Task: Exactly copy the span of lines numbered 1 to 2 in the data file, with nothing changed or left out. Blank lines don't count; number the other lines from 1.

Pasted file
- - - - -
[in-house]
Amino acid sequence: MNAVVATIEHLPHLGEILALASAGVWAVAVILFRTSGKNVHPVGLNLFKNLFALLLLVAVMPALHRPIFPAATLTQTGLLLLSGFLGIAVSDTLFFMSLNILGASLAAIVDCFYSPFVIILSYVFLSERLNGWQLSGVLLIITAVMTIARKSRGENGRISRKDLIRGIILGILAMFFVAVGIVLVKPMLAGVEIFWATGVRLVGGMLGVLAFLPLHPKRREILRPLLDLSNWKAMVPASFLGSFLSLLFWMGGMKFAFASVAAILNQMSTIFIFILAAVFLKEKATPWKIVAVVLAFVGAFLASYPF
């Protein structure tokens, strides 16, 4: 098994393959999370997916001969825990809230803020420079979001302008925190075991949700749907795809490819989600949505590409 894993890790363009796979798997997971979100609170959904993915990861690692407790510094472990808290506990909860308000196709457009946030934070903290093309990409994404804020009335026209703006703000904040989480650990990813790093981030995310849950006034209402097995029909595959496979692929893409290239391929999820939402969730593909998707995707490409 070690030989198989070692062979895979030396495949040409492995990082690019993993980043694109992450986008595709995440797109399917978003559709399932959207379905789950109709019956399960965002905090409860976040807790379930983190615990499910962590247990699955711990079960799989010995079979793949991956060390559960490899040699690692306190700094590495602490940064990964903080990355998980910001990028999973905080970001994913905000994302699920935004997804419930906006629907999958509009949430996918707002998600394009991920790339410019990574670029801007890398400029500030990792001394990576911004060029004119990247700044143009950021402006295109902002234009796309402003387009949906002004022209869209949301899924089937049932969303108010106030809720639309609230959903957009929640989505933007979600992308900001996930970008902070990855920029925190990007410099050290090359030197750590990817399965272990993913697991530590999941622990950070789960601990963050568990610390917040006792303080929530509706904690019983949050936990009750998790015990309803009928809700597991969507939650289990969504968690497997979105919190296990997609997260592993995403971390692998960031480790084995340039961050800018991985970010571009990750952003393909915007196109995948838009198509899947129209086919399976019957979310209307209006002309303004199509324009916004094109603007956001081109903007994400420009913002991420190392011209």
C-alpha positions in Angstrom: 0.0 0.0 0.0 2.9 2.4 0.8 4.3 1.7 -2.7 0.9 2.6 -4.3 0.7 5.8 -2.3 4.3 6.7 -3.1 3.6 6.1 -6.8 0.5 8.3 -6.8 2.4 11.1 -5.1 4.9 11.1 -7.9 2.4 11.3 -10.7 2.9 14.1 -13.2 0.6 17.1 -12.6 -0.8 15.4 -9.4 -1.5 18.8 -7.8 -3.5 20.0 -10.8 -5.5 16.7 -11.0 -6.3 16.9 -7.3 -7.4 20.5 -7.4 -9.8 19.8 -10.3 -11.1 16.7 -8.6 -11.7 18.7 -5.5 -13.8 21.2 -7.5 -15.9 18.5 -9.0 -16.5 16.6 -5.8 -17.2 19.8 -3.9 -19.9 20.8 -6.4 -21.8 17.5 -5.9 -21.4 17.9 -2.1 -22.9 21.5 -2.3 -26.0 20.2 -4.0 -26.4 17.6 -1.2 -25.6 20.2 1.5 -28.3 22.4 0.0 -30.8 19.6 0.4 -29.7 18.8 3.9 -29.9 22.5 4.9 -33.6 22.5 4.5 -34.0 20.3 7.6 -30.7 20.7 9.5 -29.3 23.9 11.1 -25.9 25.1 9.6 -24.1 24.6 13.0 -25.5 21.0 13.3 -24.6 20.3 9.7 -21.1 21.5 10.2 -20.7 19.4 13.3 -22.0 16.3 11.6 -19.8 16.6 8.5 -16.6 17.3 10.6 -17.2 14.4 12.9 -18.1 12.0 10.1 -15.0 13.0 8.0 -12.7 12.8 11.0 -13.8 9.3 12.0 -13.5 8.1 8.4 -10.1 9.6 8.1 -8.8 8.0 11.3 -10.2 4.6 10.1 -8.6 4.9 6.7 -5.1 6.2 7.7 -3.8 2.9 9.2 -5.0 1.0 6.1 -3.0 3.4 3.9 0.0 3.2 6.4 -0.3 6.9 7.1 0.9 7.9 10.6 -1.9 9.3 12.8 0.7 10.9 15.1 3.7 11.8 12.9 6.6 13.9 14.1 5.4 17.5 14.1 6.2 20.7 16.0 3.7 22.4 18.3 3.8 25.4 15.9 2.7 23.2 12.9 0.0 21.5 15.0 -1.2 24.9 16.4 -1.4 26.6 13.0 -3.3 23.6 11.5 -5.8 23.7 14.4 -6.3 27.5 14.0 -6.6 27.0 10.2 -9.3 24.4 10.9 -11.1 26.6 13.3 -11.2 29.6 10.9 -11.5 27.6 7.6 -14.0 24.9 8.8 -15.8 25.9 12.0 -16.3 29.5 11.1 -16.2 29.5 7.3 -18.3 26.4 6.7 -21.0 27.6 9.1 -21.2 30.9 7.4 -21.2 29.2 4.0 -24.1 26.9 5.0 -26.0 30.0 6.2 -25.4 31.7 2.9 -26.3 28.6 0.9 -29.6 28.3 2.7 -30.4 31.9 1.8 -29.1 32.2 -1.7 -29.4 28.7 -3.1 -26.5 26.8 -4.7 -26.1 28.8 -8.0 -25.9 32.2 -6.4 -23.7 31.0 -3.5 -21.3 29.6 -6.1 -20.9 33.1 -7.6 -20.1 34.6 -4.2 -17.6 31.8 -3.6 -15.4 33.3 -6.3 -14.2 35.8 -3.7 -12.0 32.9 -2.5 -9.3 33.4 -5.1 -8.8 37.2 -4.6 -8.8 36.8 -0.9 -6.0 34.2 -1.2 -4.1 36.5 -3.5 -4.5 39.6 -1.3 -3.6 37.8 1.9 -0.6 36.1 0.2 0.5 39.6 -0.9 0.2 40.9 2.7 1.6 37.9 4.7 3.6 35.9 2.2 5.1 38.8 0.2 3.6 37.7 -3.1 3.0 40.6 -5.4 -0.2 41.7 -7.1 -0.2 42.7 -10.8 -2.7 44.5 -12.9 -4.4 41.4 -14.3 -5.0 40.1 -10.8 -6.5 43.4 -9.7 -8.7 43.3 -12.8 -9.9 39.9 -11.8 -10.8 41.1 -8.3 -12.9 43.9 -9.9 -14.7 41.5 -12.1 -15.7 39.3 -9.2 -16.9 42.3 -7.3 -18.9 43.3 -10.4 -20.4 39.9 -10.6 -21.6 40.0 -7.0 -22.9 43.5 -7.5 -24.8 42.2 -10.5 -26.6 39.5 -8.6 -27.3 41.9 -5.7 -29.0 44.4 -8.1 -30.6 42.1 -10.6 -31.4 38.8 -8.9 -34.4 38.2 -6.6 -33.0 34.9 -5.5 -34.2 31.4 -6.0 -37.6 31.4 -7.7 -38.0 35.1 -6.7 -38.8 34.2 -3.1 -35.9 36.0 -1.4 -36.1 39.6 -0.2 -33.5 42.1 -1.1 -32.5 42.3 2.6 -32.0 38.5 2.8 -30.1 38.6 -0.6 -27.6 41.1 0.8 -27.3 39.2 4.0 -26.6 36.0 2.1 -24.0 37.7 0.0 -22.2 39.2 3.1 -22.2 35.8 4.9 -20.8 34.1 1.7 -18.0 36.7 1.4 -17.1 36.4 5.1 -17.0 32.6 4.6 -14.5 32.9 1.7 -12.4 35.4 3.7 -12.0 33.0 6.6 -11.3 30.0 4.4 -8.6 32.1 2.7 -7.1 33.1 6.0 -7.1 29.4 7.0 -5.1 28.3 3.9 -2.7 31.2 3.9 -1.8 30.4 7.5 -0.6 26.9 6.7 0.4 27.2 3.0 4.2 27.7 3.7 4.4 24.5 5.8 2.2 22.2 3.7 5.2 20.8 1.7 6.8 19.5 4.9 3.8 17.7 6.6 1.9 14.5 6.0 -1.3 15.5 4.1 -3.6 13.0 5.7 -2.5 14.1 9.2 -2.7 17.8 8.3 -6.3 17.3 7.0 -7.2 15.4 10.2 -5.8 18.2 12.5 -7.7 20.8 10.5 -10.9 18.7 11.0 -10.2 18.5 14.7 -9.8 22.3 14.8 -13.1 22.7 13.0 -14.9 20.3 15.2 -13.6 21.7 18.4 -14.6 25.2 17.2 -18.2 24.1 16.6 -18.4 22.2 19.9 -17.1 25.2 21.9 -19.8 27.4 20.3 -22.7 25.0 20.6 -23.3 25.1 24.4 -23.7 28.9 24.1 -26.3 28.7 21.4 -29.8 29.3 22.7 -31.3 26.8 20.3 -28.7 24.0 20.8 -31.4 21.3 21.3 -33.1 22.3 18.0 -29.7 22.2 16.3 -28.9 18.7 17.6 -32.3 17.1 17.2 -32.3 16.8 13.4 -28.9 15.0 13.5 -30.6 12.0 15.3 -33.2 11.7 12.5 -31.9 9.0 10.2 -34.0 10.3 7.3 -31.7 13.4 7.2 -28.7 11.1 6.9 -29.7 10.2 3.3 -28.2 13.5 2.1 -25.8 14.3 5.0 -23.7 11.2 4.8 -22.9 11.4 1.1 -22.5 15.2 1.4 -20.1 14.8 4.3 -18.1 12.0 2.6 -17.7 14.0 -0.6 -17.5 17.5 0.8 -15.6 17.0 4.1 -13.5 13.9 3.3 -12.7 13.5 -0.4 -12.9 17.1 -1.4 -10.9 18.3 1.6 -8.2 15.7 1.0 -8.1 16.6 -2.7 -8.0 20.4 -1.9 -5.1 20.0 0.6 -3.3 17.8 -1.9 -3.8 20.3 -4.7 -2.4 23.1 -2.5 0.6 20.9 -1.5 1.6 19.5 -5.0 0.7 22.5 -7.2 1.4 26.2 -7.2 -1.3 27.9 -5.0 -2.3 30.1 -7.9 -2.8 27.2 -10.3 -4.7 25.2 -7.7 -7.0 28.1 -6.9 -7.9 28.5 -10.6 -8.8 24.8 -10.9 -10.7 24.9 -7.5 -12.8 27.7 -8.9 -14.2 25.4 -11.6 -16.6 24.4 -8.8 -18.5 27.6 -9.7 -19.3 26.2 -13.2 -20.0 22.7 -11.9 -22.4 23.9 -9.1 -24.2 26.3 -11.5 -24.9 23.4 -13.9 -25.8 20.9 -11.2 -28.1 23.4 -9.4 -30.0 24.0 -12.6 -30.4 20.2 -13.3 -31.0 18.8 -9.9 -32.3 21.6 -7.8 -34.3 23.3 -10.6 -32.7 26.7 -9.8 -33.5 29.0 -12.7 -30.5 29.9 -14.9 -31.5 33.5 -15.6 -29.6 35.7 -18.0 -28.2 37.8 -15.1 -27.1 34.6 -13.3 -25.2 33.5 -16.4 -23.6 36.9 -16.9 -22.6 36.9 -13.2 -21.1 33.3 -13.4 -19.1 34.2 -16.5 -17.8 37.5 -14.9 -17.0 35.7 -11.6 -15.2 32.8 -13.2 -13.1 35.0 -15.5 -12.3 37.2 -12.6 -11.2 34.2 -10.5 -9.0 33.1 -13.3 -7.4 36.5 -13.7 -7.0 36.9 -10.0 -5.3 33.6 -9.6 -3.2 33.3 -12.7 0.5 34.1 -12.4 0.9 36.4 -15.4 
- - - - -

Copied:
[in-house]
Amino acid sequence: MNAVVATIEHLPHLGEILALASAGVWAVAVILFRTSGKNVHPVGLNLFKNLFALLLLVAVMPALHRPIFPAATLTQTGLLLLSGFLGIAVSDTLFFMSLNILGASLAAIVDCFYSPFVIILSYVFLSERLNGWQLSGVLLIITAVMTIARKSRGENGRISRKDLIRGIILGILAMFFVAVGIVLVKPMLAGVEIFWATGVRLVGGMLGVLAFLPLHPKRREILRPLLDLSNWKAMVPASFLGSFLSLLFWMGGMKFAFASVAAILNQMSTIFIFILAAVFLKEKATPWKIVAVVLAFVGAFLASYPF